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Tour de France

Same riders, different goals: how teams shift targets at the biggest race of the year

The success of a team's whole season can be defined at the Tour de France. Some teams opt to change their goals for the race over a number of seasons, while some are forced into action by misfortune or poor form. We spoke to riders about how it's done.

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BRIOUDE, Franc (VN) The focus of a team in the Tour de France is often planned months in advance, sometimes years; but it can also shift within the split second of a crash or an overnight bout of illness.

Some teams still manage to focus on more than one goal, and plan for stage wins and the general classification or other categories such as the king of the mountains and points classifications.

French Tour leader Julian Alaphilippe, racing for the stage-chasing Deceuninck-Quick-Step team, has raised that prospect with his exploits in this Tour. How far he can continue in the yellow jersey is the question on so many lips here; likewise, the prospect of him finishing in Paris placed high overall.

The long game

On Sunday, Mitchelton-Scott a team racing for the overall classification with Briton Adam Yates as leader, also showed its versatility to still allow other riders to try for stage wins by green-lighting South African champion Daryl Impey to go for one in the 170.5km ninth stage from Saint-Étienne to Brioude.

Impey pulled off the victory in a two-up sprint over Belgian Tiesj Benoot (Lotto-Soudal) and afterward said the team had targeted stages 8 and 9 as opportunities for Yates’ teammates.

Although Mitchelton-Scott is working for Yates in the overall, they pre-selected particular days to look for stage wins. The move paid off for Impey on stage 9. Photo: Tim de Waele/Getty Images.

“Coming into the Tour these were going to be stages where guys like myself and Matteo [Trentin] and the others guys would have a chance to go up the road,” Impey explained. “That doesn’t take anything away from going for the overall GC ambitions with Adam [Yates]. In the Tour de France sometimes, you have got to have a go and today was one of those days … we still kept a lot of guys with Adam.”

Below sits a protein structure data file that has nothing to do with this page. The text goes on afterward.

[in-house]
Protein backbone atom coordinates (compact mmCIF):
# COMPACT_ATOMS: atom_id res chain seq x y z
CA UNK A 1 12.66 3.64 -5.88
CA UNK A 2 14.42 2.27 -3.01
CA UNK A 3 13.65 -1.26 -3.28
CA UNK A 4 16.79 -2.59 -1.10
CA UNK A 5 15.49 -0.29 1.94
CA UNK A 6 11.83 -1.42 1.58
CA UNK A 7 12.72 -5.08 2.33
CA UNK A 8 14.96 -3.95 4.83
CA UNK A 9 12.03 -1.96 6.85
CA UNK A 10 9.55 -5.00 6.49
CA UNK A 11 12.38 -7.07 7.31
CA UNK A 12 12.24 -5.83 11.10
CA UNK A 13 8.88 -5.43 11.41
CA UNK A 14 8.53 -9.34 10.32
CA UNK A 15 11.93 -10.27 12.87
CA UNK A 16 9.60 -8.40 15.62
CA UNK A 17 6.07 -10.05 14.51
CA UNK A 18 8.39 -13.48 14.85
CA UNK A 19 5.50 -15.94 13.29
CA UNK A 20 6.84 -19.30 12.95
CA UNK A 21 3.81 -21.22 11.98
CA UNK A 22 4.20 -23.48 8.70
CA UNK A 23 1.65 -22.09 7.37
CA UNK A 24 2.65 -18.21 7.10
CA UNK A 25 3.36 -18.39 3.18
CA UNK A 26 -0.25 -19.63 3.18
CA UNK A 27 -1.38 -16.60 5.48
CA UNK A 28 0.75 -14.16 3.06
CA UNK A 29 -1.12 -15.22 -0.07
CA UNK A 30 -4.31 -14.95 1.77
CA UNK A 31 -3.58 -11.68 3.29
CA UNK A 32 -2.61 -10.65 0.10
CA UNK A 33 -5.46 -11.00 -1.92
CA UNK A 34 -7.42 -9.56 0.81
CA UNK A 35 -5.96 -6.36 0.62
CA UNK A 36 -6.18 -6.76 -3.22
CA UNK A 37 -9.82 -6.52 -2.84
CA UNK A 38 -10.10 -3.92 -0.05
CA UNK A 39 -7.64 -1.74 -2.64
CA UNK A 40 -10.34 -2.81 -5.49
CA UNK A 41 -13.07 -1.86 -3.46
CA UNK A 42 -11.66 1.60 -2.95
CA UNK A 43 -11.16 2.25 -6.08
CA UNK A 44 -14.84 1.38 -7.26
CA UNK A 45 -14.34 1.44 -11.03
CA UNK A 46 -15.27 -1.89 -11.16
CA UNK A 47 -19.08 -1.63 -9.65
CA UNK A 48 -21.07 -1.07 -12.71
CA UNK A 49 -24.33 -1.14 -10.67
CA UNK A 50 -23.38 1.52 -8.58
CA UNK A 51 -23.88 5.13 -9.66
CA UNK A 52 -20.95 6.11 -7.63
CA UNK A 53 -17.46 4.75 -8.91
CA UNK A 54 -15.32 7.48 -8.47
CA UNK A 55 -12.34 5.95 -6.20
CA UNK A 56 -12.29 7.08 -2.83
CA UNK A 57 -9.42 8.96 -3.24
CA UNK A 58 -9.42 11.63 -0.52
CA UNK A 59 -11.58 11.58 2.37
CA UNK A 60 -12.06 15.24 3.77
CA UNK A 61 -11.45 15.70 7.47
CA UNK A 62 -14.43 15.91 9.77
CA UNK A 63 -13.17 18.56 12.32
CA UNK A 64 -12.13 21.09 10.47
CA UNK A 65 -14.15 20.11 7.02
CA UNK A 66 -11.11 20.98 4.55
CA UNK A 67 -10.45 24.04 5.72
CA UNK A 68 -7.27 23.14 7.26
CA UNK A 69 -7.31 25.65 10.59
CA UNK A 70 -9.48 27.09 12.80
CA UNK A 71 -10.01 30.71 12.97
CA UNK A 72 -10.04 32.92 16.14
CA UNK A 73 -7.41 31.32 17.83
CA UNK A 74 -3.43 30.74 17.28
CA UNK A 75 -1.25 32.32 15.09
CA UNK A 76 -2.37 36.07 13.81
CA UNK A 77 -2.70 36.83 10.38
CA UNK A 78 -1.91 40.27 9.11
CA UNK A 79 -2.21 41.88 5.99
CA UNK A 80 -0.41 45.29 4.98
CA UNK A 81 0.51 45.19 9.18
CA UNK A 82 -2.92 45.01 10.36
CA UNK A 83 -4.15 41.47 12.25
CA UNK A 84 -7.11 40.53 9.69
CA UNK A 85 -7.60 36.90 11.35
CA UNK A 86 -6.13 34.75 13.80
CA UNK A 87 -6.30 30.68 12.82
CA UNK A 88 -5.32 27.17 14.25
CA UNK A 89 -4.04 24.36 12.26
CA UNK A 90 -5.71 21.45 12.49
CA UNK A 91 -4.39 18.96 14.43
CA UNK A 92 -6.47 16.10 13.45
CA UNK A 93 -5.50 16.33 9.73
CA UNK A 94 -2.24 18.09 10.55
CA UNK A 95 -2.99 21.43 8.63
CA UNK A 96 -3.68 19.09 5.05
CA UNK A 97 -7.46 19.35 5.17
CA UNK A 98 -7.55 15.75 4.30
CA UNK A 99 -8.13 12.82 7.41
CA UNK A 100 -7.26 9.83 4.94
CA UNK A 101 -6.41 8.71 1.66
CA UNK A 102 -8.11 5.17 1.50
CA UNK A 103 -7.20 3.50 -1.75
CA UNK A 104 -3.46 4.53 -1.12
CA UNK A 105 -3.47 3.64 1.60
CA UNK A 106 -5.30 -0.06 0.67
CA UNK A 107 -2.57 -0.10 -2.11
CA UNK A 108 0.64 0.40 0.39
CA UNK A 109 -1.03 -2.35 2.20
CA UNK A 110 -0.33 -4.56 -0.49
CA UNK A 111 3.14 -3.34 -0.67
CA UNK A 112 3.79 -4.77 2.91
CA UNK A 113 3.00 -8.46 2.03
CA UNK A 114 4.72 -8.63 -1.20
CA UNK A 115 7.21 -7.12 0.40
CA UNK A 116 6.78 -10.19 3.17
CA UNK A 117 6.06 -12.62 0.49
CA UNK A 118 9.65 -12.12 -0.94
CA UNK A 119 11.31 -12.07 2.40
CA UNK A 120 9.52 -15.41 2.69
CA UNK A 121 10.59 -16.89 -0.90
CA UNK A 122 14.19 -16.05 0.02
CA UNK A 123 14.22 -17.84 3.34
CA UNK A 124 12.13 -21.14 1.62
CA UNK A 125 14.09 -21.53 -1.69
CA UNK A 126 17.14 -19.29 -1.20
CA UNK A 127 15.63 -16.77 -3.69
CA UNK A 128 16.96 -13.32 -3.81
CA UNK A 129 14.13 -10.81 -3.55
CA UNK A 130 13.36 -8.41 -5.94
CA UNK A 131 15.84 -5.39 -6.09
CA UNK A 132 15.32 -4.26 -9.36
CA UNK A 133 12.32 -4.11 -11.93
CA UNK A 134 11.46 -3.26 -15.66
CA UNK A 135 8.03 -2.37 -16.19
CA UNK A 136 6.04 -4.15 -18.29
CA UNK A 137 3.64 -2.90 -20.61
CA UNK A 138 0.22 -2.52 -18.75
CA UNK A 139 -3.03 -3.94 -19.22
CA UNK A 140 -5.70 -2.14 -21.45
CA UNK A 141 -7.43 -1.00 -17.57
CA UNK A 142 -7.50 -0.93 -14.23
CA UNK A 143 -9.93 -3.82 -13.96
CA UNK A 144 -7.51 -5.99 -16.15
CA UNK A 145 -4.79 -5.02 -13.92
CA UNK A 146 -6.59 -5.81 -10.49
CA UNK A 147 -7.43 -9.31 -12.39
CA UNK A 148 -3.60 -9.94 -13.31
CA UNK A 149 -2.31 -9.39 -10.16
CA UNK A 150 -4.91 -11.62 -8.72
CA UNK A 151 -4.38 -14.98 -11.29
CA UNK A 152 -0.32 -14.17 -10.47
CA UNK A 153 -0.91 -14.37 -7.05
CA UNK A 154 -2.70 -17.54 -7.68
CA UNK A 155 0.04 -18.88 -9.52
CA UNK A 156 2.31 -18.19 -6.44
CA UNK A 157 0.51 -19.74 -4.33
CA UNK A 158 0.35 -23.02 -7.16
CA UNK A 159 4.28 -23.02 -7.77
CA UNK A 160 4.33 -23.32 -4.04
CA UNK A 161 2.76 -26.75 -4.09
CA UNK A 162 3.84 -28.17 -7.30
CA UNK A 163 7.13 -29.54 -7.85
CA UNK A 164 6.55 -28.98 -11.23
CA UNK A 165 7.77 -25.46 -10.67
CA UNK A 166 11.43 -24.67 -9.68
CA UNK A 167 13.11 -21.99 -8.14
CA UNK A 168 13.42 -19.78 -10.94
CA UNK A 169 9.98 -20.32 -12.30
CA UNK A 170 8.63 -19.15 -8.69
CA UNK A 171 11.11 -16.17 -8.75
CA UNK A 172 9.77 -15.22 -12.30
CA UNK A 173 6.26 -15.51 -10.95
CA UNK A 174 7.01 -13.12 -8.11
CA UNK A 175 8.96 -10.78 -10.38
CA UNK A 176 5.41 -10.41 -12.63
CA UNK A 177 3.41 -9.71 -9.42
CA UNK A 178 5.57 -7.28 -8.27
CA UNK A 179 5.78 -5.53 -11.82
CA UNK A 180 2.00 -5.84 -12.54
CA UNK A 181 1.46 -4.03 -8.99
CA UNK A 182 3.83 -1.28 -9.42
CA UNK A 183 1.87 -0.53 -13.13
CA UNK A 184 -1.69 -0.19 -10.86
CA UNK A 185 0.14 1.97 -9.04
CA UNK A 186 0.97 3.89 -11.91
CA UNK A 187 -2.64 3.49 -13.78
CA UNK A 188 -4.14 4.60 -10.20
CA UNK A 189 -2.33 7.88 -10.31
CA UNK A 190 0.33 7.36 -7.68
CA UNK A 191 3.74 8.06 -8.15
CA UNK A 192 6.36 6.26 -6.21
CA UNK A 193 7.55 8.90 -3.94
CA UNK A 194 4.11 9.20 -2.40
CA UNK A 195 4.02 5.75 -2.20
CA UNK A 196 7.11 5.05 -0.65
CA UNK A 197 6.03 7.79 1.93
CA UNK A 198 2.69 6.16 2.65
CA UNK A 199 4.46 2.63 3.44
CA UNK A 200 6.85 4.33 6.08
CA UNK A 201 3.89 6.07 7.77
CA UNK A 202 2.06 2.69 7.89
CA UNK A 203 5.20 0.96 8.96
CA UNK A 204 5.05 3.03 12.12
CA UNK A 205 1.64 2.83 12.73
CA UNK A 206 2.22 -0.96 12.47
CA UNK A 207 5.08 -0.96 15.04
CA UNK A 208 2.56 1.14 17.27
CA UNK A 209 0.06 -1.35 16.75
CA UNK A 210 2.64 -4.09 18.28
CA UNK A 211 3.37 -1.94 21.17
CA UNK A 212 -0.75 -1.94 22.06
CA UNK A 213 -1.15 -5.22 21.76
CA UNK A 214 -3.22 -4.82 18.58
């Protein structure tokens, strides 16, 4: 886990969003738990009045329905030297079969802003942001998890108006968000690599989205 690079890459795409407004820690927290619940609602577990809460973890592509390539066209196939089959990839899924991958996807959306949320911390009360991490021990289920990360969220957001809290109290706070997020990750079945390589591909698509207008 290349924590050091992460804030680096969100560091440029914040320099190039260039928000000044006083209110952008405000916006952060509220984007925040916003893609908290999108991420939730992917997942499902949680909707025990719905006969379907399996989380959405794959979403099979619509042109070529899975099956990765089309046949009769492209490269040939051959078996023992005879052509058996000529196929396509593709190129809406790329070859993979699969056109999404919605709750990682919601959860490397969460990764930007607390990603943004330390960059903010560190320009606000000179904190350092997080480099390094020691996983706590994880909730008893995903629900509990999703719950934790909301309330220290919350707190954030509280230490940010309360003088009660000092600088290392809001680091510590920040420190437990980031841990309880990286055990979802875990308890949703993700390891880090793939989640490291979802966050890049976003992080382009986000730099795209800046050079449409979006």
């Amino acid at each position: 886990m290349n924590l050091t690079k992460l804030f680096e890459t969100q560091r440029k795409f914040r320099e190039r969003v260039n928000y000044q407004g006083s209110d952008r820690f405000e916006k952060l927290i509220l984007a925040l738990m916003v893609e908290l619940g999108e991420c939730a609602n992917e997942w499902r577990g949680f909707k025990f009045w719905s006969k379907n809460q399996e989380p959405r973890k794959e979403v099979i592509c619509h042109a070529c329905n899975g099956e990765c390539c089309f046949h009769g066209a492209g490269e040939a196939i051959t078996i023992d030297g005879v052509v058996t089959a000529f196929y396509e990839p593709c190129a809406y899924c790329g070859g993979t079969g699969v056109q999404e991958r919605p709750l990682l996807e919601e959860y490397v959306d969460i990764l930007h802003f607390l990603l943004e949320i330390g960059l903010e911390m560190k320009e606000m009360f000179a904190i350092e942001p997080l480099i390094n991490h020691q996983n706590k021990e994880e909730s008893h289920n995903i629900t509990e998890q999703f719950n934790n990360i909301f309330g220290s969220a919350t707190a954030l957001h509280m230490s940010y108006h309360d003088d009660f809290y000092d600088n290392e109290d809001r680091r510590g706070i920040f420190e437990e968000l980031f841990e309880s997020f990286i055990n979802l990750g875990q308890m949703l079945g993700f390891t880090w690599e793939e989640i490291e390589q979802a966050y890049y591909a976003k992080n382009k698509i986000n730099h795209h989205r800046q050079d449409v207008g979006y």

Before the stage, Impey spoke to VeloNews of Mitchelton-Scott’s development into a GC team since making its debut in 2012, and the challenge that such a change presented.

“We were putting our energy just into one-day races and then kind of taking the other days as they came,” Impey said. “As a GC team, you’ve got to be on it every day. But you’ve also got to realize the group collectively when it has to save energy on some days … guys have actually got to sit up on purpose because the next day we are expecting the brunt of the work to be done by them. We’ve got to really manage the efforts a lot more. We are still learning as a team. A team like Ineos does it really well. You see a guy like Wout Poels. He’s been sitting up every day in the first week. That’s not because his form is bad. They know in the second and third week he’s going to be vital. We try to manage our guys in a similar way.”

The sudden shift

However, the demise of Australian Richie Porte in the Tours of 2017 and 2018 showed how abrupt a team’s Tour blueprint can be scuppered for everyone on a team. His crashes on stage 9 of both Tours de France in which he started as an overall favorite turned his then Team BMC’s Tour plans on its head. Just like that … months of planning, strategizing, preparing in training, and a coterie of a pre-selected long list of likely Tour teammates and staff came tumbling down with him.

When a GC leader crashes out of the Tour, months of preparation are turned upside down. Photo: Chris Graythen/Getty Images

The demise of Porte, who rode through that ill-fated crossroad on Sunday when he finished the 170.5km ninth stage of this year’s race from Saint-Étienne to Brioude, is not the only example. Last year, Colombian Rigoberto Uran, runner-up in the 2017 Tour, also withdrew from the Tour – on stage 11 due to injuries sustained in a crash onstage 8. As with Porte, his misfortune scuppered the carefully laid out plans and ambitions of his entire EF Education First team, from riders to team staff.

“It took me a couple of days to reset. It was quite different going from racing for someone else to racing for yourself,” Simon Clarke, his team’s road captain, told me then. “It is like going from being a mum with kids. All you do is think about the kids to suddenly having no kids and you think about yourself.

“To change that mindset overnight is not easy, the more serious you are on a general classification attempt the harder it is. We were so committed to ‘Rigo’ … To have it turn on its head was tough.”

There is a litany of such examples which have not only led to enhancing the winning opportunity for their rival teams and riders. For their own teammates, the one consolation is that with their leader gone, they are granted the chance to salvage their and their team’s Tour by trying to win a stage.

For Uran and Porte their setbacks are one year behind them. The rest of the Tour now awaits them.